"Borneo and the Indian Archipelago" by Frank S. Marryat
I took the queer-colored piece of coal, and began heating it under the blowpipe.
"Montezuma's Castle and Other Weird Tales" by Charles B. Cory
For real convenience of work the blowpipe should be mounted on a special table connected up with cylindrical bellows operated by a pedal.
"The Elements of Bacteriological Technique" by John William Henry Eyre
They make blowpipes, arrows and quivers from bamboo, strings from twisted vegetable fibres, ear-rings and ornamental combs for the women.
"My Friends the Savages" by Giovanni Battista Cerruti
Blow through a blowpipe against the different rows of holes while the disk is being whirled.
"Common Science" by Carleton W. Washburne
I'm down on doctors, then, Twist; but what do you say to Blowpipes?
"The Humors of Falconbridge" by Jonathan F. Kelley
The introduction of the blowpipe into dry qualitative analysis by Axel Fredrik Cronstedt marks an important innovation.
"Encyclopaedia Britannica, 11th Edition, Volume 6, Slice 1" by Various
Then taking a poisoned arrow from his quiver, he puts it in the blowpipe, and collects his breath for the fatal puff.
"Wanderings in South America" by Charles Waterton
Reheat again until the liquid rises to the top of the tube, then seal by means of the blowpipe flame.
"A Handbook of Laboratory Glass-Blowing" by Bernard D. Bolas
Baldwin brought a bottle of fixative and sprayed the drawing through a blowpipe.
"Ewing\'s Lady" by Harry Leon Wilson
The simplest and oldest form of blowpipe is a conical brass tube, about 7 in.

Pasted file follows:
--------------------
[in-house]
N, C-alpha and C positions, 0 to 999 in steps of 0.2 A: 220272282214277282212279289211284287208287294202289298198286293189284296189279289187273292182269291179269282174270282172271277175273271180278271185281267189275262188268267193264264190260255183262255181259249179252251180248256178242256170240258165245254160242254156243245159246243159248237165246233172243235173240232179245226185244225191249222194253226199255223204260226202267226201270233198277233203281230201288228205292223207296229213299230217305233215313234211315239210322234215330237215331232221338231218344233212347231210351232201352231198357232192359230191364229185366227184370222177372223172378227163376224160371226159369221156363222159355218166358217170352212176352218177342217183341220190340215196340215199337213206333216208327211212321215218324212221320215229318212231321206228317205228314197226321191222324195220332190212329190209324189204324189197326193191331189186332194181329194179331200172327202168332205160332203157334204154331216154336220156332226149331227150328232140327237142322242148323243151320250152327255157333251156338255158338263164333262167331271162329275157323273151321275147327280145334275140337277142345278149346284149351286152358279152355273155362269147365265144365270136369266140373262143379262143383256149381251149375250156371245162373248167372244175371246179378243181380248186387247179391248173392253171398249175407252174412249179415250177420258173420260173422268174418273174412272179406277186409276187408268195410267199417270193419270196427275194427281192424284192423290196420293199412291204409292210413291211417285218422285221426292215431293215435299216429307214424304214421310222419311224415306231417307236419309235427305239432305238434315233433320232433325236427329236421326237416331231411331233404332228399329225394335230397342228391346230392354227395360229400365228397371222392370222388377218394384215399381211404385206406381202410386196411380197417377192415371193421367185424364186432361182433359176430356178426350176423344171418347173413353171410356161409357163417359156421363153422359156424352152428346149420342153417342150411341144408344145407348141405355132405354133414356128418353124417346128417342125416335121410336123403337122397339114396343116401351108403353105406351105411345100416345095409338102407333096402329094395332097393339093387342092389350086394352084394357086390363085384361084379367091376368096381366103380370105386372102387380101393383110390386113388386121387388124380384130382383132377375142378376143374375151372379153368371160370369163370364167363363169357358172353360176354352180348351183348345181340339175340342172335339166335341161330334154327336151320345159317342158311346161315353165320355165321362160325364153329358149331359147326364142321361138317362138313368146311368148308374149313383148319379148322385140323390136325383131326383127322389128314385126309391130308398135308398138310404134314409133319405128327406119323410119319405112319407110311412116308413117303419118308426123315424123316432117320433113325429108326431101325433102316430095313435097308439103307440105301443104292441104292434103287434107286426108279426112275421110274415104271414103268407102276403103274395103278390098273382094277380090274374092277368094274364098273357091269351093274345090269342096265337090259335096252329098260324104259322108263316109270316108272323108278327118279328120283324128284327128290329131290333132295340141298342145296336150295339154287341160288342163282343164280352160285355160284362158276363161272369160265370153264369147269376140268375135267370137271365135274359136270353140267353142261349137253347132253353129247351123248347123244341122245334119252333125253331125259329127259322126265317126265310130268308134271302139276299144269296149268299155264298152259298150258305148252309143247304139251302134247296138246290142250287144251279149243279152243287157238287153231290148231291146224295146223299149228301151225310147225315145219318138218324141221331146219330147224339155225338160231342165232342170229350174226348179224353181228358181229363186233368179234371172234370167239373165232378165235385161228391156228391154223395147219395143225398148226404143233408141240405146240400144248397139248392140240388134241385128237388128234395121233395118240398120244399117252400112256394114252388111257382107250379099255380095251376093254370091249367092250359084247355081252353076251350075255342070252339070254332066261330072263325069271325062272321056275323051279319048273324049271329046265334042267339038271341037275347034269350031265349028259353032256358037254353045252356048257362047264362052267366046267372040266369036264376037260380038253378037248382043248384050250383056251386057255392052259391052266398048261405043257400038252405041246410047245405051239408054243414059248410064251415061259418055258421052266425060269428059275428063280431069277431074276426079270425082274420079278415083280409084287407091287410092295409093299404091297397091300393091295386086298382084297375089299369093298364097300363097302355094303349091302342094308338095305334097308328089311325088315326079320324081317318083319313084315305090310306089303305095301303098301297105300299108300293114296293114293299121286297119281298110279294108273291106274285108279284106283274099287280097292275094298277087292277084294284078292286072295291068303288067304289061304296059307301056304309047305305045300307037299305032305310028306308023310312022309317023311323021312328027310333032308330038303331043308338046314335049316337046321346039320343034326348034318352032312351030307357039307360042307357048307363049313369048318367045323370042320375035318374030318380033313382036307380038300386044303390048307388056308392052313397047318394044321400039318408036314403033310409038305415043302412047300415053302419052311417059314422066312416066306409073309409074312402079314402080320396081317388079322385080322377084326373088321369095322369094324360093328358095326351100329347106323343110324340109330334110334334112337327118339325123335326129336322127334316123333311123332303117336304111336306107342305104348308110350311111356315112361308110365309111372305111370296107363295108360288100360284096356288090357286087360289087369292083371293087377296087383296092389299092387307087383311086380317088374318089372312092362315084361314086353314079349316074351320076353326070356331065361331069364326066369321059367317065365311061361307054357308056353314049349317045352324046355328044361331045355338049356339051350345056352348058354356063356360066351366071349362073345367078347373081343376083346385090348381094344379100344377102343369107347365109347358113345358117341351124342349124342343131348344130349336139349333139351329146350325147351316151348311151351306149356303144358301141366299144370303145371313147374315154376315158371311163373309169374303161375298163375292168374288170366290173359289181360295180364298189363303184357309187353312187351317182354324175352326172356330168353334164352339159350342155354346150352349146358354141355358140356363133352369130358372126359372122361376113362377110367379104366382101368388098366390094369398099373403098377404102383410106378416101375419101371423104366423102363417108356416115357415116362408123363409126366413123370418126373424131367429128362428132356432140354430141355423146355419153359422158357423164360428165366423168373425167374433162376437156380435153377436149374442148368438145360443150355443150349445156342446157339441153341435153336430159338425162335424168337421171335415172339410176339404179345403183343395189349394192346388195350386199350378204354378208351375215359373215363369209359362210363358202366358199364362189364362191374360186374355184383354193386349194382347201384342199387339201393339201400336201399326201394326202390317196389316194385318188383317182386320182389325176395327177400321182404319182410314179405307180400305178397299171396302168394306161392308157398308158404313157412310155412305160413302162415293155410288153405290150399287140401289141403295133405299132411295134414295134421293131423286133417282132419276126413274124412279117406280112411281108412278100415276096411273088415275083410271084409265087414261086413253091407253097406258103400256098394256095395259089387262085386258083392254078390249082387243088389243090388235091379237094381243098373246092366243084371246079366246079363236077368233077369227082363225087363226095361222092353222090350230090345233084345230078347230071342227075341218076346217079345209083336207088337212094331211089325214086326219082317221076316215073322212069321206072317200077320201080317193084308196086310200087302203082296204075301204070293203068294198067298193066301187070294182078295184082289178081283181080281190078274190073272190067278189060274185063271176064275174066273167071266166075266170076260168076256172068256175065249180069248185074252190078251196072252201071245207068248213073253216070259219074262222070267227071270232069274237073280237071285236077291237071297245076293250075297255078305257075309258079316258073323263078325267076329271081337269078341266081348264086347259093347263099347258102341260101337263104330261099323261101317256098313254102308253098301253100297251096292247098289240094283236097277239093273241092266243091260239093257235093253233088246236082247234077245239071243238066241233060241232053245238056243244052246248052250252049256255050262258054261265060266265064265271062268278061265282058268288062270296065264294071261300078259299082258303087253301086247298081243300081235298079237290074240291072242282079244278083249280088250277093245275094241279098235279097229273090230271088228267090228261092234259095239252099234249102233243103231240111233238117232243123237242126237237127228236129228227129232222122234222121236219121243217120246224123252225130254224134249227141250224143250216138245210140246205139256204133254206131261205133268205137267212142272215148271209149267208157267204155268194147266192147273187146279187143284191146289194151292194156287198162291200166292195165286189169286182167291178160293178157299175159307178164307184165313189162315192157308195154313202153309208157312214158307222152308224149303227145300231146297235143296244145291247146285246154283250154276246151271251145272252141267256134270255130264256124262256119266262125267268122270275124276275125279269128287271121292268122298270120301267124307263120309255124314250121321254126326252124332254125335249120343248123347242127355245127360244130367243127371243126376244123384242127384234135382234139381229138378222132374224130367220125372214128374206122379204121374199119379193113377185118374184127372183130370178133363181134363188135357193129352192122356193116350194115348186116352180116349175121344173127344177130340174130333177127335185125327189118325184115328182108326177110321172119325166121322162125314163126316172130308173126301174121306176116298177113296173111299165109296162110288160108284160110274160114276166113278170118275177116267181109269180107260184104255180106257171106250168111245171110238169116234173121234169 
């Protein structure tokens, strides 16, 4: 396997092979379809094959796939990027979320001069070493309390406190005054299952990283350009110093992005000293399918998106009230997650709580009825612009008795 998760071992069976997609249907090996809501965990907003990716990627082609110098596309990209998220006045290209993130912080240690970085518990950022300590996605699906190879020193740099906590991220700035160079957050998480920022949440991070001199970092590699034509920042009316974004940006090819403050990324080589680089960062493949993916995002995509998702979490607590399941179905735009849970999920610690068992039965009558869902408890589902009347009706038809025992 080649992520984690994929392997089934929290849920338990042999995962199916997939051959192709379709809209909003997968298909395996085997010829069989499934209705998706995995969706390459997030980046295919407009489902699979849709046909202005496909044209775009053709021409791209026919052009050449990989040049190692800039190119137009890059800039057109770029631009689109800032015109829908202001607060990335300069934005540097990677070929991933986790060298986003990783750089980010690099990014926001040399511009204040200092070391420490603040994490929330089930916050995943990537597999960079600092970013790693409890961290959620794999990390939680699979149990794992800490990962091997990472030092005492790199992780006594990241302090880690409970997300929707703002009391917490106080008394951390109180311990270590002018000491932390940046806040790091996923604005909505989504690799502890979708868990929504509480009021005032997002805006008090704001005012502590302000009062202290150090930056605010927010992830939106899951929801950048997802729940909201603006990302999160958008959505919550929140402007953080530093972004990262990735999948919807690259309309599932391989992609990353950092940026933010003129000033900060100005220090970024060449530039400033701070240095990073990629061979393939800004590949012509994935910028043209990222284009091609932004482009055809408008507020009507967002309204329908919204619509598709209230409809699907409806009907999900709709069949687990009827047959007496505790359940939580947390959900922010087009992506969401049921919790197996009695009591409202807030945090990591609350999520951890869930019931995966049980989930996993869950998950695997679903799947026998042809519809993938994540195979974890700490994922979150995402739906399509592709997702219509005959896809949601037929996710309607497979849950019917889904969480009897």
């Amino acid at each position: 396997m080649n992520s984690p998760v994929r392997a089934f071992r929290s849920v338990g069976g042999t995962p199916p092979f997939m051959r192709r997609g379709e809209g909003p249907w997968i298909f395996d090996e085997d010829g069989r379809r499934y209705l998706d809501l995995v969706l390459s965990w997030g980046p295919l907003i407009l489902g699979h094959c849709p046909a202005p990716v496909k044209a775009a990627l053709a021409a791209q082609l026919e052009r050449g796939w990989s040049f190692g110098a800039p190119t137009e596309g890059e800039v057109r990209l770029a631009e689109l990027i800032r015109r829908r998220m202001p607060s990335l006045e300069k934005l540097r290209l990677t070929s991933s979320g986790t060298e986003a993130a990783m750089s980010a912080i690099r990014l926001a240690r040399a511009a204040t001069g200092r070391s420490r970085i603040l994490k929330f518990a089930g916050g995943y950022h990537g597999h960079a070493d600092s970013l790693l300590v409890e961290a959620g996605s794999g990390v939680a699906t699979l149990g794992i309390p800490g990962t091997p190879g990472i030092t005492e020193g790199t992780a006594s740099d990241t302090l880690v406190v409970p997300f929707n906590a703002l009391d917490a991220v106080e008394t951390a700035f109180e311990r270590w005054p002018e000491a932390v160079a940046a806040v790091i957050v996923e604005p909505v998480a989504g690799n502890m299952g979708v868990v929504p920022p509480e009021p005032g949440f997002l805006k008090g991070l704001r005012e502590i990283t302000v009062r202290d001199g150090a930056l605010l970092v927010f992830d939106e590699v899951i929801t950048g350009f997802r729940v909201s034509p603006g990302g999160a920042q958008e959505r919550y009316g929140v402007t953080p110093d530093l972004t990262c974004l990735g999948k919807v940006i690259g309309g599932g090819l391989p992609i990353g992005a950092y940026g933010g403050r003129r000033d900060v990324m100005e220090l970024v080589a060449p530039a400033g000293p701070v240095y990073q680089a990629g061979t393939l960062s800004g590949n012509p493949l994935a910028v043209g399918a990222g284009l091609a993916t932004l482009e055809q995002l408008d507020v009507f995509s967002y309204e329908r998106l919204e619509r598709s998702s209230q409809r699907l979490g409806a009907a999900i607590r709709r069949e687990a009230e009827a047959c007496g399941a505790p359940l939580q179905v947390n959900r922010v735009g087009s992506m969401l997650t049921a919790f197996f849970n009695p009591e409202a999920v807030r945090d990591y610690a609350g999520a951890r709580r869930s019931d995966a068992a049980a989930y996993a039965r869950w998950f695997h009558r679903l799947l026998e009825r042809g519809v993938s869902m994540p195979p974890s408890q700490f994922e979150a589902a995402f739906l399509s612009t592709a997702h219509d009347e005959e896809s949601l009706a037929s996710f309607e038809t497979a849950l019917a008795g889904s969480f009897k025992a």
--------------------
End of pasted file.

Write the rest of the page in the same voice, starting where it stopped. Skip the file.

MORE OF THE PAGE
"Encyclopaedia Britannica, 11th Edition, Volume 4, Slice 1" by Various
To heat the steel to the required temperature, he used a bamboo blowpipe, with his lungs for bellows.
"Into the Primitive" by Robert Ames Bennet
The first of these is a suitable glass blowpipe, one form of which is here illustrated.
"Butterflies and Moths" by William S. Furneaux
The Doctor had just blown into the blowpipe, and laid it aside.
"Withered Leaves. Vol. II. (of III)" by Rudolf von Gottschall
Oxy-coal gas blowpipe 2200 deg.
"Encyclopaedia Britannica, 11th Edition, Volume 10, Slice 4" by Various
The mineral is infusible before the blowpipe, and is not decomposed by acids.
"Encyclopaedia Britannica, 11th Edition, Volume 7, Slice 8" by Various
Somebody knocked out some keys with a sledge, and the blowpipe fell on the curved bar, making the holders of it grunt.
"Steel" by Charles Rumford Walker
It reeks of new paint and varnish and furniture-polish and the plumbers' blowpipes.
"Mushroom Town" by Oliver Onions
Before the oxy-hydrogen blowpipe, the metal is volatilized in the form of a purple oxide.
"History of the State of California" by John T. Frost
They'll wring your neck like the blowpipe of a chicken.
"Rose À  Charlitte" by Marshall Saunders
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In news:

There, he twirls a blowpipe hand over hand, like a drum major, so that centrifugal force evenly elongates the gather.
Or he sits at a workbench rolling the blowpipe along a steel bar, imparting increased width to the vase on which he is working.